A second technique to form junction regions 1420A-1420D is to form the junction regions through, for example, mask patterning and doping, prior to introducing (depositing) and patterning the gate dielectric and gate electrode material. Referring to FIGS. 19-23, following the deposition of active layer 1420, masking material 1428 is introduced over the structure and patterned to expose areas for junction regions. A suitable dopant (e.g., P-type or N-type) is then introduced into active layer 1420 to form, in this instance, junction regions 1420A and 1420B. Masking material 1428 is then removed and masking material 1429 introduced and patterned to expose areas for other junction regions. An alternate dopant is then introduced to form junction regions 1420C and 1420D as shown in FIG. 20. FIG. 21 shows the structure after the formation of junction regions 1420A-1420D and the removal of masking material.

Following the formation of junction regions 1420A-1420D, gate dielectric material 1421 (e.g., SiO2) and gate electrode material (e.g., polycrystalline silicon) 1425 is introduced (deposited) over the structure as shown in FIG. 22. FIG. 23 shows the structure after patterning this material into gate electrode 1425A and gate electrode 1425B. It is appreciated that intrinsic areas between devices (e.g., between the device associated with gate electrode 1425A and the device associated with gate electrode 1425B) may or may not be removed or may contain other devices.

Referring again to FIG. 12, signal lines 1430A and 1430B are shown as the second level of signal line material. Conductive via 1415 is shown between signal line 1430A and junction region 1320A on the first level.

FIG. 12 also shows n-level of active devices 500 formed over substrate 1310. n-level of devices 500 include junction regions 520A-520F formed in dielectric material and transistor gate devices 525A-525C formed to desired junctions. The techniques described above with reference to FIGS. 13-23 may be used to form these devices. Signal line material 530A-530B is then formed where necessary.

The examples illustrated in FIGS. 12-23 relate to a CMOS/MOS/MIS structure. It is appreciated that other configurations are equally likely (e.g., junction transistors, bipolar transistors, etc.) as are devices other than transistors.

It is appreciated that the various devices on the multi-levels formed over the substrate (e.g., substrate 310) may be coupled by way of conductive vias formed using etch patterning and deposition techniques.

In the examples presented above, active media of programmable material (e.g., memory material) and transistor devices are described in terms of three dimensional device structures. It is appreciated that various other active media including, but not limited to, capacitors, resistors, junctions (diodes) may be formed by similar techniques.

In the preceding detailed description, the invention is described with reference to specific embodiments thereof. It will, however, be evident that various modifications and changes may be made thereto without departing from the broader spirit and scope of the invention as set forth in the claims. The specification and drawings are, accordingly, to be regarded in an illustrative rather than a restrictive sense.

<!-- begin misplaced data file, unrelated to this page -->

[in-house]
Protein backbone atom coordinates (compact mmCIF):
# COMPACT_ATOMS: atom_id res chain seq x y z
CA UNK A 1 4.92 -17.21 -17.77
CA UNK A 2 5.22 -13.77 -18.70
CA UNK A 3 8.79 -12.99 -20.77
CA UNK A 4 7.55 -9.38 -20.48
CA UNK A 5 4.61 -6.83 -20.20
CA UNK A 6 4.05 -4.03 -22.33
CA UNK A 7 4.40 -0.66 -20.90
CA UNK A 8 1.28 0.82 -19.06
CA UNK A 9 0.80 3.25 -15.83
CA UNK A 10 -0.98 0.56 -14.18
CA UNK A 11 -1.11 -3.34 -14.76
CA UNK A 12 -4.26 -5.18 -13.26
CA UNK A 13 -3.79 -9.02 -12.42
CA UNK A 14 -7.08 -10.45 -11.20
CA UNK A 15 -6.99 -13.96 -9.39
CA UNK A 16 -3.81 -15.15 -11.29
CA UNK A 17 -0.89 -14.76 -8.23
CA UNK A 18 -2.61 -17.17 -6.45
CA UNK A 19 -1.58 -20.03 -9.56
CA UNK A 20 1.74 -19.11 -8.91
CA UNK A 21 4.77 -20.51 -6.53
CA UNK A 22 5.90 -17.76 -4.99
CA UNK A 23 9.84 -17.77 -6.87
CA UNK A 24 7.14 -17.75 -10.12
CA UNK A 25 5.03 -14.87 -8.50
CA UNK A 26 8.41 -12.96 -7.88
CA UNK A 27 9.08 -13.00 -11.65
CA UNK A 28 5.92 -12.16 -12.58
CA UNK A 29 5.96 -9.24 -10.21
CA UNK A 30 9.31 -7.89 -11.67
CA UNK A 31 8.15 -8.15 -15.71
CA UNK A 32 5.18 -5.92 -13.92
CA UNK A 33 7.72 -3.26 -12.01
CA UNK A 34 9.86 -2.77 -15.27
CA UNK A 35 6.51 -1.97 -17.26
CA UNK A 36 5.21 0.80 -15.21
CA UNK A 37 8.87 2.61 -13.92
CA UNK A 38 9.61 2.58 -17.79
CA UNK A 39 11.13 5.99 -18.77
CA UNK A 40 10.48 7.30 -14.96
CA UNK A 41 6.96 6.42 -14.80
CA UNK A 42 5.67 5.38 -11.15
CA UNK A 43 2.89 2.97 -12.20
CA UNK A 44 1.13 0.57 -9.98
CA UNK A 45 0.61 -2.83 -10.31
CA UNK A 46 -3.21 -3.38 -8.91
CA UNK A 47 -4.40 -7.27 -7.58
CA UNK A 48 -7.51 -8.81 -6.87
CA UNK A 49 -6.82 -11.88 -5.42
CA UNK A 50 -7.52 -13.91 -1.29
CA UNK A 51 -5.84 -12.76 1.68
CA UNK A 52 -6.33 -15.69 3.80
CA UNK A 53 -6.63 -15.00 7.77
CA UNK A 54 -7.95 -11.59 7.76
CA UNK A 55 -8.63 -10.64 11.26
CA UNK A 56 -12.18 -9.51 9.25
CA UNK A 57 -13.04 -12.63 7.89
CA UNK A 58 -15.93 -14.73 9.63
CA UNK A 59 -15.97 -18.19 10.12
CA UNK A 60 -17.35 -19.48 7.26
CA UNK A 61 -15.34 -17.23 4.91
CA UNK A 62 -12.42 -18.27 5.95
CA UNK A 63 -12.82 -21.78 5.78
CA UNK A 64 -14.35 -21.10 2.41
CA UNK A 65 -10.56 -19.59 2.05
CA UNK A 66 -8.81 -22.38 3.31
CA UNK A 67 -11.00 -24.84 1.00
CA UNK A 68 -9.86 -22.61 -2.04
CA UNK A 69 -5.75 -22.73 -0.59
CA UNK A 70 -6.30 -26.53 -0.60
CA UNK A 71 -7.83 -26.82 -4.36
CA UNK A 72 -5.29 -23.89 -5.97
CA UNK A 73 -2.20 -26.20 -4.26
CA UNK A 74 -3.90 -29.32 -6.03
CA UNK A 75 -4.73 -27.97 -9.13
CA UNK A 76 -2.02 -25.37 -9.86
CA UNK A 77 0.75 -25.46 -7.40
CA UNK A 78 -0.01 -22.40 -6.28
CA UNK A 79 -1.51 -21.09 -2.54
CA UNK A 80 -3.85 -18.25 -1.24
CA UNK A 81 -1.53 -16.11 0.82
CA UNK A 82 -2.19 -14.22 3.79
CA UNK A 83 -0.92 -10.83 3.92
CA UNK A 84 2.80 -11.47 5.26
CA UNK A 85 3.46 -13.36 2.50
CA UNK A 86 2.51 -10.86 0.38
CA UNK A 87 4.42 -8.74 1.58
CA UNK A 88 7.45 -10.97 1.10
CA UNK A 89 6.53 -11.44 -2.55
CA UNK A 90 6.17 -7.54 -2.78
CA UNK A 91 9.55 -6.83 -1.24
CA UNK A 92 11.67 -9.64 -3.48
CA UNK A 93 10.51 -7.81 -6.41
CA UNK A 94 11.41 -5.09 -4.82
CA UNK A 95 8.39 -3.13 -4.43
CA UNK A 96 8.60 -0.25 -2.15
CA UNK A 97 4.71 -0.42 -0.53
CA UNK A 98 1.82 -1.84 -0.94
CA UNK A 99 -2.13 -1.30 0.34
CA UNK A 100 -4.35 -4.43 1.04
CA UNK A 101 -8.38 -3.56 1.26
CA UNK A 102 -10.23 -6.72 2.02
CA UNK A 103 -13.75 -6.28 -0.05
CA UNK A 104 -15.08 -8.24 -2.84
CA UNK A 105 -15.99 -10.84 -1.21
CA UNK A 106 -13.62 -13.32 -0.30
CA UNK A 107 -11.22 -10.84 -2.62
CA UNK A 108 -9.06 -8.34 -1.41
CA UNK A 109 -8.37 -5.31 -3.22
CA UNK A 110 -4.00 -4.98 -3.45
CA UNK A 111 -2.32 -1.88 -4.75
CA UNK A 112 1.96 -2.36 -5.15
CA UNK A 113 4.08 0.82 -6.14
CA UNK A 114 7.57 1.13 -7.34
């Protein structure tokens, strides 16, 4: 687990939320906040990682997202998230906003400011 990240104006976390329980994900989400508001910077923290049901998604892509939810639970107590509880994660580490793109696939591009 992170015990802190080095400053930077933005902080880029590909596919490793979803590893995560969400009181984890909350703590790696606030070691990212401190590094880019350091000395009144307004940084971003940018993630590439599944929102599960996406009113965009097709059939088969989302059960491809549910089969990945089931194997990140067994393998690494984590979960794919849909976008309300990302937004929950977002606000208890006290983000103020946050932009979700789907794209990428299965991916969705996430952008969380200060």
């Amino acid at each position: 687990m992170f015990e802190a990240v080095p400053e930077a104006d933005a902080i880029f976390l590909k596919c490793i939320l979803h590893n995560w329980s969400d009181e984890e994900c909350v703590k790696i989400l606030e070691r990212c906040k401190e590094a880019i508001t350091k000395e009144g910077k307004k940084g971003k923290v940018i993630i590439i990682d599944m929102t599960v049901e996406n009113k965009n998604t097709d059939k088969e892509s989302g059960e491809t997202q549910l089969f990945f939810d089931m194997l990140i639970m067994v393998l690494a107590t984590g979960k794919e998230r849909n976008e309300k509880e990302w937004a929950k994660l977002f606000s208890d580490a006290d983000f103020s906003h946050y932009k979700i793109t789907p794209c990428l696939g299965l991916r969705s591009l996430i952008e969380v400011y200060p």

Claims (29)

What is claimed is:
1. An apparatus comprising:
control circuitry formed on a substrate, wherein the control circuitry comprises a conductor; and
a plurality of active media coupled to the conductor and formed in a plurality of planes over the substrate, wherein adjacent ones of the plurality of active media are separated by a distance less than a minimum feature size of respective ones of the plurality of active media.
2. The apparatus of claim 1, wherein the adjacent ones of the plurality of active media are in separate planes.
3. The apparatus of claim 2, wherein the active media comprises programmable material.
4. The apparatus of claim 3 further comprising:
a plurality of first contacts formed on the substrate and coupled to the control circuitry; and
a plurality of second contacts formed on the substrate and coupled to the control circuitry, wherein respective ones of the plurality of active media are coupled to and disposed between respective ones of the plurality of first contacts and the plurality of second contacts.
5. The apparatus of claim 4, further comprising:
a plurality of electrodes coupled to the plurality of first contacts and respective ones of the plurality of active media.
6. An apparatus comprising:
a plurality of first address lines and a plurality of second address lines on a substrate;
a plurality of active media formed in a plurality of planes over the substrate, adjacent ones of the plurality of active media separated by a distance less than a minimum feature size and each of the plurality of active media coupled to respective ones of a plurality of first address lines and a plurality of second address lines; and
addressing circuitry coupled to the plurality of first address lines and the plurality of second address lines.
7. The apparatus of claim 6, wherein the adjacent ones of the plurality of active media are in separate planes.
8. The apparatus of claim 7, wherein the active media comprises programmable material.
9. The apparatus of claim 8, wherein respective ones of the plurality of active media are disposed between respective ones of the plurality of first address lines and respective ones of the plurality of second address lines.